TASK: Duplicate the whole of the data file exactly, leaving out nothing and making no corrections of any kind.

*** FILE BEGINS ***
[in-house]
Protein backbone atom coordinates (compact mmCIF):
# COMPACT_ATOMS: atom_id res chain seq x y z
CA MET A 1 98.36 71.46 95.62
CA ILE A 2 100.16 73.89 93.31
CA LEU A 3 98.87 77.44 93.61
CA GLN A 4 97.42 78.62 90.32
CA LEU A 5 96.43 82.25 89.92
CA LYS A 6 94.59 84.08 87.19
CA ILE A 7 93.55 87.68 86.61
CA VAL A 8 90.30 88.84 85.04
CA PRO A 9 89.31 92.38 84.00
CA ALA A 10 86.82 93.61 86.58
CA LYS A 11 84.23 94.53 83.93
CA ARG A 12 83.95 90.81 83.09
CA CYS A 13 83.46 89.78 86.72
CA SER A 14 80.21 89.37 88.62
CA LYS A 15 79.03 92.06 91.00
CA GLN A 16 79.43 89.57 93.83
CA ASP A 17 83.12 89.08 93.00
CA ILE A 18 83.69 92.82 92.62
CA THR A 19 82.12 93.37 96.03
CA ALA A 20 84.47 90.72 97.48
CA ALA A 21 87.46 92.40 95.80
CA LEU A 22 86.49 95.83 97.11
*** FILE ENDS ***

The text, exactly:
[in-house]
Protein backbone atom coordinates (compact mmCIF):
# COMPACT_ATOMS: atom_id res chain seq x y z
CA MET A 1 98.36 71.46 95.62
CA ILE A 2 100.16 73.89 93.31
CA LEU A 3 98.87 77.44 93.61
CA GLN A 4 97.42 78.62 90.32
CA LEU A 5 96.43 82.25 89.92
CA LYS A 6 94.59 84.08 87.19
CA ILE A 7 93.55 87.68 86.61
CA VAL A 8 90.30 88.84 85.04
CA PRO A 9 89.31 92.38 84.00
CA ALA A 10 86.82 93.61 86.58
CA LYS A 11 84.23 94.53 83.93
CA ARG A 12 83.95 90.81 83.09
CA CYS A 13 83.46 89.78 86.72
CA SER A 14 80.21 89.37 88.62
CA LYS A 15 79.03 92.06 91.00
CA GLN A 16 79.43 89.57 93.83
CA ASP A 17 83.12 89.08 93.00
CA ILE A 18 83.69 92.82 92.62
CA THR A 19 82.12 93.37 96.03
CA ALA A 20 84.47 90.72 97.48
CA ALA A 21 87.46 92.40 95.80
CA LEU A 22 86.49 95.83 97.11